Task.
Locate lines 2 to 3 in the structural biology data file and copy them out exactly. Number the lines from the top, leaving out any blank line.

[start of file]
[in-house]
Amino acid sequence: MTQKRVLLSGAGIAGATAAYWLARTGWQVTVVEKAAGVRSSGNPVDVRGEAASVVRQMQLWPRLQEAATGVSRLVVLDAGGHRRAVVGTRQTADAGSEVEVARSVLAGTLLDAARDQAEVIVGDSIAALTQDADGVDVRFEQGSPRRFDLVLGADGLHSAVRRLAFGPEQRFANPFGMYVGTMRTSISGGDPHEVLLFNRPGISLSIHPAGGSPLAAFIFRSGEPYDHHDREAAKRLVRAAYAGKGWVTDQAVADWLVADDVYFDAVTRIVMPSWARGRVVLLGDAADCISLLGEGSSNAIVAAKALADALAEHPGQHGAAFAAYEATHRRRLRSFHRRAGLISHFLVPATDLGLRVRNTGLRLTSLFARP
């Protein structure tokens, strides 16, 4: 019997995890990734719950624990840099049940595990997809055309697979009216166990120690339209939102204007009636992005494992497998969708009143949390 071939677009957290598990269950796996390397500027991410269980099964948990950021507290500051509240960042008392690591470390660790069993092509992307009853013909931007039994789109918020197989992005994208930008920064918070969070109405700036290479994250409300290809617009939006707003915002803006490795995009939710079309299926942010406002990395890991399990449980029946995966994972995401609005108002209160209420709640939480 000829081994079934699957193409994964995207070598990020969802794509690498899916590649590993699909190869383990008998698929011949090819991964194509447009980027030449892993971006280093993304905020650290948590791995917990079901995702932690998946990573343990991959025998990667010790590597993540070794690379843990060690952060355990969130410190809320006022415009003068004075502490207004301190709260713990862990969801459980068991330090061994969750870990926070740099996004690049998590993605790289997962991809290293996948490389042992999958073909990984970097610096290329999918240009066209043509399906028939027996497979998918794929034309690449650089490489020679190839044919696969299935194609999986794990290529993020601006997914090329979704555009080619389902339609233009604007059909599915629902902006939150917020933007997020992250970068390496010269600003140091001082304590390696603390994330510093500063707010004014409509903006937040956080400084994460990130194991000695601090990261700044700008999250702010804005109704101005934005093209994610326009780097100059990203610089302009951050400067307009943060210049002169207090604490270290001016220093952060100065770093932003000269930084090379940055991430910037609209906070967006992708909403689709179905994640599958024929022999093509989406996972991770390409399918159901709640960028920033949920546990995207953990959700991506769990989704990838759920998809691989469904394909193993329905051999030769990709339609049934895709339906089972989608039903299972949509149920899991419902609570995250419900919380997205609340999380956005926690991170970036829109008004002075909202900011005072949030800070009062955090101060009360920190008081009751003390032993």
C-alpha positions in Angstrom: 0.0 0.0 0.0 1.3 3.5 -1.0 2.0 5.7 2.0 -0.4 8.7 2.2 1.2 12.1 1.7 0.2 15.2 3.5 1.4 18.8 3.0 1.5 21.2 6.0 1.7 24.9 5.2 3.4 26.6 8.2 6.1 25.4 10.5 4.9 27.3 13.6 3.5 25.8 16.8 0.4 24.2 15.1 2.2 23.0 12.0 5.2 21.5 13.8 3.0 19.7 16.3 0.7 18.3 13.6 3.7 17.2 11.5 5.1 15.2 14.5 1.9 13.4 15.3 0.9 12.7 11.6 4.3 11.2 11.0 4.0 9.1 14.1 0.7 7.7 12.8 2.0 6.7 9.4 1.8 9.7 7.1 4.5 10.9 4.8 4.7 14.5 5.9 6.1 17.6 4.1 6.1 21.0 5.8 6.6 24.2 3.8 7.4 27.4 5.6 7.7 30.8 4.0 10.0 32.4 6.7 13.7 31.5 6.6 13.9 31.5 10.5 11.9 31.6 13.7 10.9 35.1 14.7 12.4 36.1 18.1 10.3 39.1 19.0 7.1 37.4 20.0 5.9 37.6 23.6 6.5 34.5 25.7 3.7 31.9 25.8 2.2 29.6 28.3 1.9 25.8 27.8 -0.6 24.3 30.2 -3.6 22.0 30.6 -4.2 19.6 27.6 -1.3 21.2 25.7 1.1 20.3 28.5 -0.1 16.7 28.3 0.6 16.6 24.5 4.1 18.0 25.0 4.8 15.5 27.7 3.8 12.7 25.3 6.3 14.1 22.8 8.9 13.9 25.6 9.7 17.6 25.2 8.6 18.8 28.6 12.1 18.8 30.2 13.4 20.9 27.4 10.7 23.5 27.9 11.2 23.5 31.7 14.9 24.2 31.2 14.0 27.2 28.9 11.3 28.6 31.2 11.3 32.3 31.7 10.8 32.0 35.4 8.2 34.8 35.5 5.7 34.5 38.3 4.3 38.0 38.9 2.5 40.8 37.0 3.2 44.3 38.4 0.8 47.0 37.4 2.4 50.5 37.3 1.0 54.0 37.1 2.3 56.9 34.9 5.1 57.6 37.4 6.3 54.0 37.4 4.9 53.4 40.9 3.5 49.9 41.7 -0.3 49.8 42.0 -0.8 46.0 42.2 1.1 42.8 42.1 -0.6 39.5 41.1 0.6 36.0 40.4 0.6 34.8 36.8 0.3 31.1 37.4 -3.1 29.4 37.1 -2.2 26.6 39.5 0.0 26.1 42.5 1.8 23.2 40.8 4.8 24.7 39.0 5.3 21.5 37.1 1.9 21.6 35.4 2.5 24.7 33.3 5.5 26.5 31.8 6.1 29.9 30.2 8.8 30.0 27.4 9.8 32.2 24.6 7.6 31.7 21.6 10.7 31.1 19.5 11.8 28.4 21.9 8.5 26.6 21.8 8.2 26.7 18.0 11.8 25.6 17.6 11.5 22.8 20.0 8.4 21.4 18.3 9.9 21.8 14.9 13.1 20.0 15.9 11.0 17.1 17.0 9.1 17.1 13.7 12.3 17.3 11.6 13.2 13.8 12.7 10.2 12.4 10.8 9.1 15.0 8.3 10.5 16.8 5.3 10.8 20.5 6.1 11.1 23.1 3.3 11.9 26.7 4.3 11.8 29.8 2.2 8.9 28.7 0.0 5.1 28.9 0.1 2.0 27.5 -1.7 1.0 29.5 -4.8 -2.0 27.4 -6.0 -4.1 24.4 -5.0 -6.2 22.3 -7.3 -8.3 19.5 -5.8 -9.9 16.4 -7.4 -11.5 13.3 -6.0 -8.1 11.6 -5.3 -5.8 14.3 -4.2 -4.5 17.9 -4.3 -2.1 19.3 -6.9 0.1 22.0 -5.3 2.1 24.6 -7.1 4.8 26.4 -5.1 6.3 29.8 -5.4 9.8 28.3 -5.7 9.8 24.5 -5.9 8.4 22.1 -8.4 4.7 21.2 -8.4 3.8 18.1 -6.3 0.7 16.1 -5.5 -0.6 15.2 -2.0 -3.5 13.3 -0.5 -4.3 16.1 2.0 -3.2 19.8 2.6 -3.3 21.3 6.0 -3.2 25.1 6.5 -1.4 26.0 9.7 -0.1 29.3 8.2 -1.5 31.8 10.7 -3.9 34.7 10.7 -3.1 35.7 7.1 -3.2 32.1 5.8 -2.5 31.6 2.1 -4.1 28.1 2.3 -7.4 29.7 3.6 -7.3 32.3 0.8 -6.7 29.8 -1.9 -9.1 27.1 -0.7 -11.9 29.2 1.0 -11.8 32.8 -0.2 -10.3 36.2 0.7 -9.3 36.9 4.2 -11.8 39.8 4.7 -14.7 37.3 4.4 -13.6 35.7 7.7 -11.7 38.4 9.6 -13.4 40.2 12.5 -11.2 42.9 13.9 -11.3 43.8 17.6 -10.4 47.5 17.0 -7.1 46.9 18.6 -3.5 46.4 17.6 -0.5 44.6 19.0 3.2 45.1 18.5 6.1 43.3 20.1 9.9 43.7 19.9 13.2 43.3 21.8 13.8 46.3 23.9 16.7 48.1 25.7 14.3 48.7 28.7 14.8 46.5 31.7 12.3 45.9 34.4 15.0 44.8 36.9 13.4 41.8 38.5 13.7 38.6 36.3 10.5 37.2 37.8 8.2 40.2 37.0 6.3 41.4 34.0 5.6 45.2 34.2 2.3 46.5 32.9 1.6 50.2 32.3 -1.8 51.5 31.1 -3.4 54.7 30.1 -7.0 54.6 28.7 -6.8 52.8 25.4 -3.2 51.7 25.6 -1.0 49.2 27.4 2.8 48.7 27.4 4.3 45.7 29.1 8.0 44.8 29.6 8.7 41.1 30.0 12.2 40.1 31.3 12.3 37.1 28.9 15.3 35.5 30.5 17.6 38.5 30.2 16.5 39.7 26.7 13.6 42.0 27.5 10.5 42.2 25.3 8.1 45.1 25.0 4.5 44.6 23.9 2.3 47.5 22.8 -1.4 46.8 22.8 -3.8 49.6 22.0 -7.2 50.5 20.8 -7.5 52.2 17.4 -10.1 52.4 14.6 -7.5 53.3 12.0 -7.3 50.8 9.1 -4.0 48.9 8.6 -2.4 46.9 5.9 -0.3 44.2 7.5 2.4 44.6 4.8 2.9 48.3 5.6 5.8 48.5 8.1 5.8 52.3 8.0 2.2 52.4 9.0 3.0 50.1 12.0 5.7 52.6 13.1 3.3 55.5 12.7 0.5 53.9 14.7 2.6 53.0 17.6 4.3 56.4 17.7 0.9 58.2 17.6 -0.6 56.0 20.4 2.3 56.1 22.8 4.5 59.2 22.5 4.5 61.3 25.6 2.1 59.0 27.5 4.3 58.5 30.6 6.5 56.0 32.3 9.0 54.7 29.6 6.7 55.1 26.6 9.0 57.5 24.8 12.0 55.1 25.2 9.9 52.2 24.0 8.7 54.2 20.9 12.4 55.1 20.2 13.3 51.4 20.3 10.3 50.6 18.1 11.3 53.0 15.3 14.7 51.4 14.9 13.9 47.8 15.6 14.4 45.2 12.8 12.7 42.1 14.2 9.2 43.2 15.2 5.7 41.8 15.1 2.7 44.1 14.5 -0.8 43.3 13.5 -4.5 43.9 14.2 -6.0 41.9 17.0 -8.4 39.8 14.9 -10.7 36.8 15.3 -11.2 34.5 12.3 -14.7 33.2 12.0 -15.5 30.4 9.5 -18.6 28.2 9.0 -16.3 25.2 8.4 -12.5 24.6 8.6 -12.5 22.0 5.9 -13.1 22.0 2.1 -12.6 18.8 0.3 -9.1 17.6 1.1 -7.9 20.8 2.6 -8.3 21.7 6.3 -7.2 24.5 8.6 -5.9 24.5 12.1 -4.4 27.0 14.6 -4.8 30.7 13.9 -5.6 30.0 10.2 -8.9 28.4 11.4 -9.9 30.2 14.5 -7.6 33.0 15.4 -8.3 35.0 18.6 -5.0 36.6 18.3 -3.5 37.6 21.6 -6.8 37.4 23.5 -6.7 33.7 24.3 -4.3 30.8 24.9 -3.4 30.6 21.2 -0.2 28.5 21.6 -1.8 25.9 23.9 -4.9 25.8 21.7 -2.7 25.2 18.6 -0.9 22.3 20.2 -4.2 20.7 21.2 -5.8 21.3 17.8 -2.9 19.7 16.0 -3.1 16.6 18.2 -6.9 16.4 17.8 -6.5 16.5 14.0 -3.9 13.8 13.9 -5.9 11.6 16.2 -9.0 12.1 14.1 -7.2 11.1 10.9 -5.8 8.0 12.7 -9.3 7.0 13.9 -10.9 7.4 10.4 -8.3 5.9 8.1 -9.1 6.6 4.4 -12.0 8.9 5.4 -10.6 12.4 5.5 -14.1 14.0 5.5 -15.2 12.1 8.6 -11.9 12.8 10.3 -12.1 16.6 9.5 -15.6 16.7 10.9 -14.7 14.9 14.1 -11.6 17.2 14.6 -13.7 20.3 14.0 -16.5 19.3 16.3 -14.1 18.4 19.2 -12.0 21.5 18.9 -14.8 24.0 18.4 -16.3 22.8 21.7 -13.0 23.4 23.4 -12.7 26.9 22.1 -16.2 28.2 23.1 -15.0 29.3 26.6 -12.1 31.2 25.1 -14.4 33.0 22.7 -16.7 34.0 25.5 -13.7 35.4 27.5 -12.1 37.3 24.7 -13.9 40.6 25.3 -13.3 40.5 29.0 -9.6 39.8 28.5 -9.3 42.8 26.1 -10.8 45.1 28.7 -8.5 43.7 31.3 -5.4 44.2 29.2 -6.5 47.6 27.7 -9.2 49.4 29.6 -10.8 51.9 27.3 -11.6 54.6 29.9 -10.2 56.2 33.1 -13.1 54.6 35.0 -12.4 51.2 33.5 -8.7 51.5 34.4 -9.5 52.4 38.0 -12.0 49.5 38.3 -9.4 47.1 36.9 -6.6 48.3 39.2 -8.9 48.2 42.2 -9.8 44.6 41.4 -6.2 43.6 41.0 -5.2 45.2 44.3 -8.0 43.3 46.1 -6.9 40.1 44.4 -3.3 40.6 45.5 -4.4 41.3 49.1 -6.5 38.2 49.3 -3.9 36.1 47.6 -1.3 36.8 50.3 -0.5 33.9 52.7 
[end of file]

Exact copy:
Amino acid sequence: MTQKRVLLSGAGIAGATAAYWLARTGWQVTVVEKAAGVRSSGNPVDVRGEAASVVRQMQLWPRLQEAATGVSRLVVLDAGGHRRAVVGTRQTADAGSEVEVARSVLAGTLLDAARDQAEVIVGDSIAALTQDADGVDVRFEQGSPRRFDLVLGADGLHSAVRRLAFGPEQRFANPFGMYVGTMRTSISGGDPHEVLLFNRPGISLSIHPAGGSPLAAFIFRSGEPYDHHDREAAKRLVRAAYAGKGWVTDQAVADWLVADDVYFDAVTRIVMPSWARGRVVLLGDAADCISLLGEGSSNAIVAAKALADALAEHPGQHGAAFAAYEATHRRRLRSFHRRAGLISHFLVPATDLGLRVRNTGLRLTSLFARP
């Protein structure tokens, strides 16, 4: 019997995890990734719950624990840099049940595990997809055309697979009216166990120690339209939102204007009636992005494992497998969708009143949390 071939677009957290598990269950796996390397500027991410269980099964948990950021507290500051509240960042008392690591470390660790069993092509992307009853013909931007039994789109918020197989992005994208930008920064918070969070109405700036290479994250409300290809617009939006707003915002803006490795995009939710079309299926942010406002990395890991399990449980029946995966994972995401609005108002209160209420709640939480 000829081994079934699957193409994964995207070598990020969802794509690498899916590649590993699909190869383990008998698929011949090819991964194509447009980027030449892993971006280093993304905020650290948590791995917990079901995702932690998946990573343990991959025998990667010790590597993540070794690379843990060690952060355990969130410190809320006022415009003068004075502490207004301190709260713990862990969801459980068991330090061994969750870990926070740099996004690049998590993605790289997962991809290293996948490389042992999958073909990984970097610096290329999918240009066209043509399906028939027996497979998918794929034309690449650089490489020679190839044919696969299935194609999986794990290529993020601006997914090329979704555009080619389902339609233009604007059909599915629902902006939150917020933007997020992250970068390496010269600003140091001082304590390696603390994330510093500063707010004014409509903006937040956080400084994460990130194991000695601090990261700044700008999250702010804005109704101005934005093209994610326009780097100059990203610089302009951050400067307009943060210049002169207090604490270290001016220093952060100065770093932003000269930084090379940055991430910037609209906070967006992708909403689709179905994640599958024929022999093509989406996972991770390409399918159901709640960028920033949920546990995207953990959700991506769990989704990838759920998809691989469904394909193993329905051999030769990709339609049934895709339906089972989608039903299972949509149920899991419902609570995250419900919380997205609340999380956005926690991170970036829109008004002075909202900011005072949030800070009062955090101060009360920190008081009751003390032993």